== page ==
I know I’m getting old.
I’m starting to appreciate Andy Warhol.
The art does little aesthetically for me, still. I am unlikely to cover any walls of the new house in fifty heads of Chairman Mao. I still go “Yup, that’s a Campbell’s soup can.” If we’re going for art that incorporates pop culture, pop surrealism like Ryden’s “Meat Angel” are far more to my taste.
And yet, at the ripe old age of twenty-eight, as I read through my various morning blogs and see yet another art student bitching about modern art and Warhol’s soup cans and so on, rants I ranted many times myself, when I was in college, and suddenly I find myself thinking “Not only was I not born when this art came out, thirty-eight years ago, my parents were still good Catholic teenagers waiting for marriage. This painting pre-dates not just my birth, but even the possibility of my conception.”
Thirty-eight years, and somebody somewhere is on a blog, ranting semi-coherently about it.
That’s a measure of success right there. Museums, feh. Plenty of painting in museums, one’s eyes wander over without absorbing. But that kids these days are still gettin’ pissy about soup cans? That’s a glorious infamy.
That was the point of Warhol. And I knew that vaguely on some level, I suppose, or I knew the idea of it–that some art is not to be beautiful, but to piss people off and make ’em try to explain What Art Is so that they can say that, there, isn’t art!
But it wasn’t until I stopped particularly caring about it that I actually appreciated it. After a decade of people not being condescendingly amused about my academic realism, I’ve stopped feeling so defensive about it. I don’t have to snarl and snap at any conceptual art in order to defend my little corner any more, the way I did in college. I can look back and groan and go, “Oh, good lord, what a square.”*
This art, as so many people grumble, WAS a joke. And god help me, I was the straight man.
I wasn’t calling out the lack of skill inherent in modern art, I was failing to get the joke. Obviously there’s no damn skill to a red square. That’s the POINT. And why the hell did I care anyway, the red squares were old hat long before I was watching Teenage Mutant Ninja Turtles every day after school. I was mad at old art, which is just what the art wanted. I was dissecting the punch line of a joke, and an old joke at that. Somebody told me that you wouldn’t eat a pig that good all at once, and I was obstinately insisting that it was sick and cruel and I didn’t think it was funny, and had the pig at least had proper anaesthesia and a qualified vet?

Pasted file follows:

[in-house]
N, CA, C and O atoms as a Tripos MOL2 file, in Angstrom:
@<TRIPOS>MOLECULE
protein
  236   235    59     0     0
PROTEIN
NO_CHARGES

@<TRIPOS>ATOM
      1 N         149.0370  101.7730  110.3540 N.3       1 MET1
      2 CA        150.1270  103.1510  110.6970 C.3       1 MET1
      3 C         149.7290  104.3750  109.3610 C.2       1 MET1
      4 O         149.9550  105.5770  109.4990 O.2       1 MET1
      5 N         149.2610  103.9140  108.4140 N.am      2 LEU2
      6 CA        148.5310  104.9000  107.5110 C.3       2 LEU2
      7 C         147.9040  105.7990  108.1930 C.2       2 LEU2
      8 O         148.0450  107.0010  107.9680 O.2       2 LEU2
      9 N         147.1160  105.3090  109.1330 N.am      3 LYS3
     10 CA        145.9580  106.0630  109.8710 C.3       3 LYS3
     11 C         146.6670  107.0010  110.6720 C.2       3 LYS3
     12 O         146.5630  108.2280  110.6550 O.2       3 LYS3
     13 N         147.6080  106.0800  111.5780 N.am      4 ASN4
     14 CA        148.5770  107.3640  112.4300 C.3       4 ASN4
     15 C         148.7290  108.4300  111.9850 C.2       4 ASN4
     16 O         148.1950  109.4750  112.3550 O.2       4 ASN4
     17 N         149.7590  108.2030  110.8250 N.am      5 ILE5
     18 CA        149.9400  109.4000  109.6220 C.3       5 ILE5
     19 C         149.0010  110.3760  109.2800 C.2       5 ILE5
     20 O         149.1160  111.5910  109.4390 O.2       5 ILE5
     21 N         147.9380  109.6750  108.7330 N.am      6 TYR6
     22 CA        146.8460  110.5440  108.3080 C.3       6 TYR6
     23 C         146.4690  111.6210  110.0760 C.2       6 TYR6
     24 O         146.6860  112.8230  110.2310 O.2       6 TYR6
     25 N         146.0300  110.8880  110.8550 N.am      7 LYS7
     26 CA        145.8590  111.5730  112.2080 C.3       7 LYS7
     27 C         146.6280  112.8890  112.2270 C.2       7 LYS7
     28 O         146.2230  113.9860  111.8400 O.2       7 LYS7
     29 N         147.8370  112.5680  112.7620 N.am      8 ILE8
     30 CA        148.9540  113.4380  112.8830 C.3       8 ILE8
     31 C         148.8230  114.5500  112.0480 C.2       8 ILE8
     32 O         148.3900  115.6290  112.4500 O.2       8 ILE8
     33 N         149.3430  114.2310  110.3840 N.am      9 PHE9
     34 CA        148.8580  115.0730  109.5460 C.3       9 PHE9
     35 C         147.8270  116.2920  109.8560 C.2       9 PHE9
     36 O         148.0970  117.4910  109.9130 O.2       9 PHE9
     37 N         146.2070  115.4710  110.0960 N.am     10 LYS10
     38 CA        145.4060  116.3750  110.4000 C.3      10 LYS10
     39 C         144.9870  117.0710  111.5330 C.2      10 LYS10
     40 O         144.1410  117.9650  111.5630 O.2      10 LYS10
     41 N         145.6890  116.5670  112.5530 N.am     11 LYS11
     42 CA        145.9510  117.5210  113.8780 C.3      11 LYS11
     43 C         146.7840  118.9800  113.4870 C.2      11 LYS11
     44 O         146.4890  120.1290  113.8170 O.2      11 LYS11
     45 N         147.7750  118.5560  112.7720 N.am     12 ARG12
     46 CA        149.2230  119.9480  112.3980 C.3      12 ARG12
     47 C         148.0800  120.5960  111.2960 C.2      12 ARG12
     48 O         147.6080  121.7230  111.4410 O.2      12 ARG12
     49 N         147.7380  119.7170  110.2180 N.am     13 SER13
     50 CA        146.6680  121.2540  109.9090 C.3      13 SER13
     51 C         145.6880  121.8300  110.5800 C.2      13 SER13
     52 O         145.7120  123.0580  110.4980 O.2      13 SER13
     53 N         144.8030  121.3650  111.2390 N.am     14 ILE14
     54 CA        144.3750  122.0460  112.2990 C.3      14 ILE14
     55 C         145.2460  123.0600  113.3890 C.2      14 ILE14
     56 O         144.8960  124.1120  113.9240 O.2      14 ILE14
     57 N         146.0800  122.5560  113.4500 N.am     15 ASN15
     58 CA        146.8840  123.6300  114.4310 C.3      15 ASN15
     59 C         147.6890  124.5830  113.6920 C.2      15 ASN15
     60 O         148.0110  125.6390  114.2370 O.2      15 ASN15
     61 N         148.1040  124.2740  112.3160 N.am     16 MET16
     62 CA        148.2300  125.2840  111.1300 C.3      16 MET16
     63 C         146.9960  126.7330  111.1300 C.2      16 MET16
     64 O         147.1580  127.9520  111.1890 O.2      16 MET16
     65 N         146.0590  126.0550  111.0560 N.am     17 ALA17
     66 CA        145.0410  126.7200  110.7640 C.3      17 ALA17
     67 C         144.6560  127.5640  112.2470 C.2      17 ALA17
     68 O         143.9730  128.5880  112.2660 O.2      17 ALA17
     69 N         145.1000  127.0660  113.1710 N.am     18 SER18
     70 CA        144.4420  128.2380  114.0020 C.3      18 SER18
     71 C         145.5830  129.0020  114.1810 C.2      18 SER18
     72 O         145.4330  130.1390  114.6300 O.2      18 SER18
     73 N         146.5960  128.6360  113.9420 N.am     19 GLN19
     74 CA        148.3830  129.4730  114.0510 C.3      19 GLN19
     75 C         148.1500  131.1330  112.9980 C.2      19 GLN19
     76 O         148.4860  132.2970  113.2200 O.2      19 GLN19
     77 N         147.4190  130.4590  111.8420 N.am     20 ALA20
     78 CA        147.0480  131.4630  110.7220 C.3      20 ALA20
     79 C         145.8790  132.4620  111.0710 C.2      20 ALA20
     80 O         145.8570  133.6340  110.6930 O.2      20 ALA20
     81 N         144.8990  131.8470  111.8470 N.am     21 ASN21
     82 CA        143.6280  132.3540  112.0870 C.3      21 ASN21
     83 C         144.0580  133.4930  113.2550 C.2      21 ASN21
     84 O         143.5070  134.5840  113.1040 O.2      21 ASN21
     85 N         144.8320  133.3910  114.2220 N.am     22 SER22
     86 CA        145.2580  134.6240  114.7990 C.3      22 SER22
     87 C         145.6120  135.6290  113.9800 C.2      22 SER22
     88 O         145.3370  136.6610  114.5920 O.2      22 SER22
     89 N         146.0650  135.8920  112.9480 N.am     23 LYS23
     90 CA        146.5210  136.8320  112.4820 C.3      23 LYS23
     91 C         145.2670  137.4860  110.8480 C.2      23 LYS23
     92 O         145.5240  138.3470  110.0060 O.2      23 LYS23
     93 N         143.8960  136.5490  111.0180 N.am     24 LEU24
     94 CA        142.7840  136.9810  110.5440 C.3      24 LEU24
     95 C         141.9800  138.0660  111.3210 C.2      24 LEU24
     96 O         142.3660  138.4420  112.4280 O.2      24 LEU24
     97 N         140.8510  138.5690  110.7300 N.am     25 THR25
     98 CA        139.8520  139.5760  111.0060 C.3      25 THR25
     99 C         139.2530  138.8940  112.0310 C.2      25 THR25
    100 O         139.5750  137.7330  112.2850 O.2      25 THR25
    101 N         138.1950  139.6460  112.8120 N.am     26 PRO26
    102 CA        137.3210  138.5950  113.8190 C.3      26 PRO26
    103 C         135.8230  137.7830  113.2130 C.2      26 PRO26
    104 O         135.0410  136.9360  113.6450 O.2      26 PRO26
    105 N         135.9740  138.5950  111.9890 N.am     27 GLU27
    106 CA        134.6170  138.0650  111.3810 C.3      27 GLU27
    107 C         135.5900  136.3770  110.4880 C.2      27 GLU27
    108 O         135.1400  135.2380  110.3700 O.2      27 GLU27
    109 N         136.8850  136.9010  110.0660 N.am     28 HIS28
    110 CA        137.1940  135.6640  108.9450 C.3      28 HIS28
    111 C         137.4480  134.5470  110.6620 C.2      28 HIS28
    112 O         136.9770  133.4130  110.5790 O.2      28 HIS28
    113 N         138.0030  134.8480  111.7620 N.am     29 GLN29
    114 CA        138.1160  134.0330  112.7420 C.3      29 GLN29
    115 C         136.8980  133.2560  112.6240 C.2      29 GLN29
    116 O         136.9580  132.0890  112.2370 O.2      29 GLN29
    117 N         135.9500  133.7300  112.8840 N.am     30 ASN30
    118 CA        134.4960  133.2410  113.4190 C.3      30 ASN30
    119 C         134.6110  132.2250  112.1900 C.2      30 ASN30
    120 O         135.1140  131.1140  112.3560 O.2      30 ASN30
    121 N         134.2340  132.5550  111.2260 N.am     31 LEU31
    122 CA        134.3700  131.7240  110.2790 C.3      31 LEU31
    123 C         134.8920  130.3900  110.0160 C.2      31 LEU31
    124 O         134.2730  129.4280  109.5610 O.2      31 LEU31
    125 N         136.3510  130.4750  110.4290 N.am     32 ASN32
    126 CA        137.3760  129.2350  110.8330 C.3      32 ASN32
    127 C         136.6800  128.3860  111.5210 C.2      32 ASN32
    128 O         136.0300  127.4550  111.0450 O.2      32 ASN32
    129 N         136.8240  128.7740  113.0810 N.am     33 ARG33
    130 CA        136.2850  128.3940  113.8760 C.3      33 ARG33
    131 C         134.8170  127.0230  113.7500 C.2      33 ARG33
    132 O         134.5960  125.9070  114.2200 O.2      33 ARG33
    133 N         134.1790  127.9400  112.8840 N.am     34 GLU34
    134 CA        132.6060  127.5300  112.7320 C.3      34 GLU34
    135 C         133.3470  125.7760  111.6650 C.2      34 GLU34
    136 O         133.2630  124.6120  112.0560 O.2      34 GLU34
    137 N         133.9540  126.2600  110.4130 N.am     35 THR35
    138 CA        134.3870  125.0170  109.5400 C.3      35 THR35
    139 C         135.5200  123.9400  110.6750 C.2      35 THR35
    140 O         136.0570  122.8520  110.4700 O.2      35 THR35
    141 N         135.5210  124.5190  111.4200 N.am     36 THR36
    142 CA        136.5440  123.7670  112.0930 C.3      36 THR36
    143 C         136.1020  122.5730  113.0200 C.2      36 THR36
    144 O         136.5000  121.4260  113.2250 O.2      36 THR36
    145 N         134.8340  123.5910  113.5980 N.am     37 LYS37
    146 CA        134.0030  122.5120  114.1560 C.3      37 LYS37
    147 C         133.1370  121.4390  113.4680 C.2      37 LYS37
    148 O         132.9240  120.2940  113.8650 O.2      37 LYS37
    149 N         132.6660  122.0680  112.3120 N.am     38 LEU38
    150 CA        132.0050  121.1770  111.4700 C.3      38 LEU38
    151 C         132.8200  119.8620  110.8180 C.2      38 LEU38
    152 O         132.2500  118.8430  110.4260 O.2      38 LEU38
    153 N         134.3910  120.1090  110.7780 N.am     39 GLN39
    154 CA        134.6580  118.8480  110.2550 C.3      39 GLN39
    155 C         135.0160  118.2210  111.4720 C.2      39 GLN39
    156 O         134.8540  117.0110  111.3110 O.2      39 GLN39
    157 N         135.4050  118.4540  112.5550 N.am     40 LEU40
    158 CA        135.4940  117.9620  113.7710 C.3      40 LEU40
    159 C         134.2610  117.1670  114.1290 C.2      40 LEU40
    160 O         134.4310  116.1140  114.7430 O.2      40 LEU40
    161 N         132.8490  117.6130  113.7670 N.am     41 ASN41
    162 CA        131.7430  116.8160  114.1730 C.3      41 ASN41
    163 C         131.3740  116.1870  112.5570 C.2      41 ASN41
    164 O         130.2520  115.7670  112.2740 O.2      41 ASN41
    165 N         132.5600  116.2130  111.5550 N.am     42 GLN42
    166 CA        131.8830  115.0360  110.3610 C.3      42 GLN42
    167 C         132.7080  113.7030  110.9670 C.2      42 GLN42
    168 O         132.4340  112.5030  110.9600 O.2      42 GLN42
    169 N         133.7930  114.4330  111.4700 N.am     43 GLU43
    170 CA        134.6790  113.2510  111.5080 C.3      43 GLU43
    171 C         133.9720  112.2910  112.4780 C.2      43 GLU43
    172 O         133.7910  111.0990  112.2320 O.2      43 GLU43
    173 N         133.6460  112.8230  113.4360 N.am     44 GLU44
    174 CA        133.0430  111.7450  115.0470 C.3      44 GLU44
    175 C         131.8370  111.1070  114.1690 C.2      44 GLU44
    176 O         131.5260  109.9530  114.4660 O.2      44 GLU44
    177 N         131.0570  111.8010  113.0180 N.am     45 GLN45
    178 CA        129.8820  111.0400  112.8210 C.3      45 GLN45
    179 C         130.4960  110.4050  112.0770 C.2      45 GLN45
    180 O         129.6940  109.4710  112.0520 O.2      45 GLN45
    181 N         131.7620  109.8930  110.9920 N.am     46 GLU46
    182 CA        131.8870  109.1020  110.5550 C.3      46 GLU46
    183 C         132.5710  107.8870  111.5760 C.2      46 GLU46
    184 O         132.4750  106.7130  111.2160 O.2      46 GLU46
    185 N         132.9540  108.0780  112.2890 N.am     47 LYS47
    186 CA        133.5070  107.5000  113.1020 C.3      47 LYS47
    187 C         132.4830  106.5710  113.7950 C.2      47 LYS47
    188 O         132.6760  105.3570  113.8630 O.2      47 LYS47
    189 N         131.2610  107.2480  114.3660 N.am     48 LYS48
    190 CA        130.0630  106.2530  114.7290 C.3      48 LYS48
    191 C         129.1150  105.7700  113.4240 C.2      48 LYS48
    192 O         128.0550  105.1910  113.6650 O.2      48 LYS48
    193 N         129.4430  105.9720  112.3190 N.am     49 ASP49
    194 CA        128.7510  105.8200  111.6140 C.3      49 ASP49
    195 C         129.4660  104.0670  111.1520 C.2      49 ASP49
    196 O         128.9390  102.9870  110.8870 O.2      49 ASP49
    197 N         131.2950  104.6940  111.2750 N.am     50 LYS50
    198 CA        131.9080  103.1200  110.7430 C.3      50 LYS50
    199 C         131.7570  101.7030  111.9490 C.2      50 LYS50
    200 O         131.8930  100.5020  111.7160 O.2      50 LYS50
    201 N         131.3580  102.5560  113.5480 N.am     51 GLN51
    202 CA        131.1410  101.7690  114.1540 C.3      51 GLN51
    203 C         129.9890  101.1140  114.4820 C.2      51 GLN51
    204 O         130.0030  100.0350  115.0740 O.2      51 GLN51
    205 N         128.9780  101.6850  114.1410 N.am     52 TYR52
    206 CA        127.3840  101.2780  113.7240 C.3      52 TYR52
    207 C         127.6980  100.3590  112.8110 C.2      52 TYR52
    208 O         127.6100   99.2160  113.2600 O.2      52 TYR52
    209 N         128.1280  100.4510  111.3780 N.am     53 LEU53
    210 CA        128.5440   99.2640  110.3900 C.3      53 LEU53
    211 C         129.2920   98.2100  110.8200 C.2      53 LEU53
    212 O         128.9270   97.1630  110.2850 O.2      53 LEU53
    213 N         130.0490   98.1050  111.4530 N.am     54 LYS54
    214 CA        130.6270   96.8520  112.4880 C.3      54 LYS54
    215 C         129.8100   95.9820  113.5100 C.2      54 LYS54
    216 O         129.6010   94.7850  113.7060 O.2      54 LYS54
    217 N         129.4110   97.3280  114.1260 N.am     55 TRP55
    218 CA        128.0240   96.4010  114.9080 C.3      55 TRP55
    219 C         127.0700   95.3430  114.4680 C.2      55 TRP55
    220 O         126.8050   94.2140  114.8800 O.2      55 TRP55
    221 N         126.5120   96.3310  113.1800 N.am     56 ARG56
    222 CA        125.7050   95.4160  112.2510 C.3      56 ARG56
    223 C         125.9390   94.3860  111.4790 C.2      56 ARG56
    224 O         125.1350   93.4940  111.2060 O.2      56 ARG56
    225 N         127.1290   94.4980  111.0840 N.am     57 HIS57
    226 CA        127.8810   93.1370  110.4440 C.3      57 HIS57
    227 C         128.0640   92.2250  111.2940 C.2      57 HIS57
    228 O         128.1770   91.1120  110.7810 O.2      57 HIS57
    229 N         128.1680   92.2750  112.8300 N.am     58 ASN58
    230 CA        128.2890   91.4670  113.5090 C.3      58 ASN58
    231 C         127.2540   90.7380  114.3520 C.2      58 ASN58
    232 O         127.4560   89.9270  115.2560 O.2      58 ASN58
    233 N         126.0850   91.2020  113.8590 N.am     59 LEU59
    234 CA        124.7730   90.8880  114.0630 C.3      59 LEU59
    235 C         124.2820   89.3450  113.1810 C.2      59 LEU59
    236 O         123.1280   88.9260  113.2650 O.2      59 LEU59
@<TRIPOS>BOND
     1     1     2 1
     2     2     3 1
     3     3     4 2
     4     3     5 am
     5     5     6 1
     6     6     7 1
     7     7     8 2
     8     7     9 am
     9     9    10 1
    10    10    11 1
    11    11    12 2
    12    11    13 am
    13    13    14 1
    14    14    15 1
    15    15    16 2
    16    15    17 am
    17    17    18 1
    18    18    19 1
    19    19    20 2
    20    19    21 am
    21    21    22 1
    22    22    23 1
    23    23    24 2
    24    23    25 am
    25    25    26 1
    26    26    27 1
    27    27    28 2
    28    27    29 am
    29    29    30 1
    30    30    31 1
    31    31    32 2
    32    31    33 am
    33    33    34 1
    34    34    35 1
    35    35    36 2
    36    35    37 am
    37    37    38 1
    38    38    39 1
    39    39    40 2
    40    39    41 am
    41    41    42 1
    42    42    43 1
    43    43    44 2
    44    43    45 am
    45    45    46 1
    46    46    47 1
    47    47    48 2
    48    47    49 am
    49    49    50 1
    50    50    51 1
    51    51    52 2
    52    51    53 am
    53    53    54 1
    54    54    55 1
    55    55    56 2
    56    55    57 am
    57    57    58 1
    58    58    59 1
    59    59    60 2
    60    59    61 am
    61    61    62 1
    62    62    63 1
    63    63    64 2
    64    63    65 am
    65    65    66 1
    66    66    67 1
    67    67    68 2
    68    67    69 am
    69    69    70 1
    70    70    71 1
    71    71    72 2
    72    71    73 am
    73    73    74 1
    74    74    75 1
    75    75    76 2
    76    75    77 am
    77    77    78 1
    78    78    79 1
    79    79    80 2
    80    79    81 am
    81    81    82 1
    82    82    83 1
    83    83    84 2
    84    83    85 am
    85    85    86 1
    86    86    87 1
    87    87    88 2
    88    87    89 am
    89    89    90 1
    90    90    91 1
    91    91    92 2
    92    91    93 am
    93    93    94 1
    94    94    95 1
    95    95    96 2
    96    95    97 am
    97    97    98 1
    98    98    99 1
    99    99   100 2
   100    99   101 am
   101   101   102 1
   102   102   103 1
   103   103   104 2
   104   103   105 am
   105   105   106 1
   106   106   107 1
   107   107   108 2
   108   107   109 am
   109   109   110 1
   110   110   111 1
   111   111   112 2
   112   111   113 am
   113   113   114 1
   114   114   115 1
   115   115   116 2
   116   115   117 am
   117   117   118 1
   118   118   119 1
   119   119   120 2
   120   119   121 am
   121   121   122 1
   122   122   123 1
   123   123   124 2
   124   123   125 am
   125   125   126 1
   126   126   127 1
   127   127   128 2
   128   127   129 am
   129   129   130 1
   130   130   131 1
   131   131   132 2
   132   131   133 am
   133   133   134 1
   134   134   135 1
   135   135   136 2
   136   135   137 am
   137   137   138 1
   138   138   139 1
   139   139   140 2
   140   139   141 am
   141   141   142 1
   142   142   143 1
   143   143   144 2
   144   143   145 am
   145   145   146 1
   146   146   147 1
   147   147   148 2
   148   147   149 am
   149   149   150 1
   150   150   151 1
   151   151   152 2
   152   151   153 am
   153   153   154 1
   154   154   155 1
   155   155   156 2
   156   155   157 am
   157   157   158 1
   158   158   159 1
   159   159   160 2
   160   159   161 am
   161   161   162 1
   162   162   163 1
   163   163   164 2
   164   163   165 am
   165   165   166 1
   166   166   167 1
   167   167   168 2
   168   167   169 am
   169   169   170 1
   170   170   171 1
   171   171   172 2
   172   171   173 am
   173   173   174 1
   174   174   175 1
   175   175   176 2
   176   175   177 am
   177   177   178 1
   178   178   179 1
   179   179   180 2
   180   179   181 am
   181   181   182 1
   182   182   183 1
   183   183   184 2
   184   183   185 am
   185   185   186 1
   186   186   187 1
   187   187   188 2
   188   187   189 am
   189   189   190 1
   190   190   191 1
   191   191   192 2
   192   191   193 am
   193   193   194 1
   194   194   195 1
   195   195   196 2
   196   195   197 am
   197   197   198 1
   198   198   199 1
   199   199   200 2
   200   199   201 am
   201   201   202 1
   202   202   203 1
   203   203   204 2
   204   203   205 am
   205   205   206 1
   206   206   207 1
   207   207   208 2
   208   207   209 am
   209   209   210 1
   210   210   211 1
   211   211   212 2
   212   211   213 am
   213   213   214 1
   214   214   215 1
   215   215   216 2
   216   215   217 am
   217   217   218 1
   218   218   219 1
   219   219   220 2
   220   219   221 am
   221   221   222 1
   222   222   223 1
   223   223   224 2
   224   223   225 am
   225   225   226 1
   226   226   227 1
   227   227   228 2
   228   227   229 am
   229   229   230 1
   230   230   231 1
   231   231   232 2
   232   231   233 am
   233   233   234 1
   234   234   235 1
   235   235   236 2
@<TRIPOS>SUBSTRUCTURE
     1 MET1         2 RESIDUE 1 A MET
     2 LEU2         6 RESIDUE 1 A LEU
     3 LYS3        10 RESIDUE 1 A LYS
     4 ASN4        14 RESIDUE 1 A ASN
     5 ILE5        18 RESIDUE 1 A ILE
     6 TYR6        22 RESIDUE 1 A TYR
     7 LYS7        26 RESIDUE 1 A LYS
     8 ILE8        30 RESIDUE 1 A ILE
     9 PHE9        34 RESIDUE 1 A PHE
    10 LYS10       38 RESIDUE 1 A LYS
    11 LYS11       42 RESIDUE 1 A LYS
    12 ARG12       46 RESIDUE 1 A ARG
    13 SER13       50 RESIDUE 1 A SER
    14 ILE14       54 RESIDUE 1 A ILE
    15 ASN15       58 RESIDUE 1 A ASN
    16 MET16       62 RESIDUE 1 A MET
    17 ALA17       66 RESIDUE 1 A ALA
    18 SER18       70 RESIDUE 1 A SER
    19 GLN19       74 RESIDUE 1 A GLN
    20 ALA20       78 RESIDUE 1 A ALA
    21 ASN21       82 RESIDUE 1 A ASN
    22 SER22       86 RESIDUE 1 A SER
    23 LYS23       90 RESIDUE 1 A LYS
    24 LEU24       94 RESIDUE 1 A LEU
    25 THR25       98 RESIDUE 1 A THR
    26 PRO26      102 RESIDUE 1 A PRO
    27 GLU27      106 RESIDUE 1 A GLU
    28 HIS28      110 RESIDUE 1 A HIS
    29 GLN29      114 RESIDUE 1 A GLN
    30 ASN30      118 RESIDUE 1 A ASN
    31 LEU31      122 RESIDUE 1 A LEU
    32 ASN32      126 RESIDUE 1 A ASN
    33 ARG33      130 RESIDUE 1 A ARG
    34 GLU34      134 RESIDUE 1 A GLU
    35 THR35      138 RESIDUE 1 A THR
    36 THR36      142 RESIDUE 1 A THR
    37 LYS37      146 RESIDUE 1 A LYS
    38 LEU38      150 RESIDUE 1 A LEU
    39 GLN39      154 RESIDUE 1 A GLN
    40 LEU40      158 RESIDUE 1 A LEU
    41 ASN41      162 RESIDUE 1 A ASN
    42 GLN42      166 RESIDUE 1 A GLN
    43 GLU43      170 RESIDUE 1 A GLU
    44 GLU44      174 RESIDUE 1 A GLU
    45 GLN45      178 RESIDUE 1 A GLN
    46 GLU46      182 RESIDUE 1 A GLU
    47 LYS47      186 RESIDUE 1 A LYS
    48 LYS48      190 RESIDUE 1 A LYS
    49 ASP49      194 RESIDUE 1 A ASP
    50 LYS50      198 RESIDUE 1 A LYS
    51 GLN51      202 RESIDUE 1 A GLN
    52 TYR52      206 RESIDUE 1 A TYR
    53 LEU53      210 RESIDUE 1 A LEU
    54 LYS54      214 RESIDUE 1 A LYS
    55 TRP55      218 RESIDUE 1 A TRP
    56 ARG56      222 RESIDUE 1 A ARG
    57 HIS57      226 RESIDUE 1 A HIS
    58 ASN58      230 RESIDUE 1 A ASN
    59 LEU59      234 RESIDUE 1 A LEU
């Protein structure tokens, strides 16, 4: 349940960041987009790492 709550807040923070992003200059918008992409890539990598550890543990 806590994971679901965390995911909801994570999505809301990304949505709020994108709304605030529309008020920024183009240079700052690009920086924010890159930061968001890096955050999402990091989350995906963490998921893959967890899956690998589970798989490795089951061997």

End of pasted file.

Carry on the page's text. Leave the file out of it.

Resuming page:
In defense of my younger self, I don’t think most of my classmates were any better. They’d gone the other way. I was obstinately refusing to get the joke, and they were laughing on cue whenever anybody said the word “bacon.”
And–perhaps in order to make myself feel better, I’ll grant you–I still think my beady-eyed suspicion was the more worthwhile stance. Art may be whatever you can get away with–but the artistry lies in getting away with it. If one’s trying to pull a fast one on the world, you’re a lot more likely to be proud of the one you snuck by under the nose of a hundred watchful guards than the one that you got handed, gift-wrapped, with a wink and a smile. Much of the point of this art was to make people roll their eyes and go “Oh, come ON!” and it has to be a little disappointing to get a chorus of “We love you’s!” instead.
I may have been a humorless twit, but I owned my humorlessness, and I wasn’t lettin’ anybody tell me what I was supposed to think. Possibly that’s worth something, although I still clutch my head and groan. Still, it was college–if you can’t be surly and opinionated about What Art Is in college, what good is it?
It’s because of the saturation that I don’t think the joke of conceptual art really works as well any more. We went too far the other way. The art people get mad about is still the soup cans and red squares from decades past, not whatever generic contemporary art people are turning out. Slapping a label on a urinal is no longer shocking–it’s what we expect. There’s too much–it’s forgettable, not outrageous. Sure, it’s riduculous people pay a bizillion dollars for whatever. It’s ridiculous that they pay that for a Thomas Kinkade, too. Art is a fairly ridiculous thing, when you come down to it, and I certainly can’t say, with a straight face, that somebody paying for a Rothko canvas is any more silly than somebody paying for a drawing of their winged half-wolf, half-dark elf character with the six alternate forms, being devoured by a giant tentacled moose. (Of course, I rather like Rothko, but that’s one you have to see in person to make sense of.) All art is ridiculous, because people are ridiculous.
I’m not defending modern art. It doesn’t need me, it’s older than me, and anyway, I don’t want people to suddenly like it, because if people weren’t getting mad over it, I suspect, to anthropomorphize, the art would be sad. I don’t particularly like it as a visual feast myself. When I take photos of my house, you won’t see a single soup can anywhere but the pantry. But still, and finally, I see the point.
Oh, well, it only took twenty-eight years to go “Oh…wait…The pig had three legs? HA!” Better late than never.
*An abstract red one on the canvas.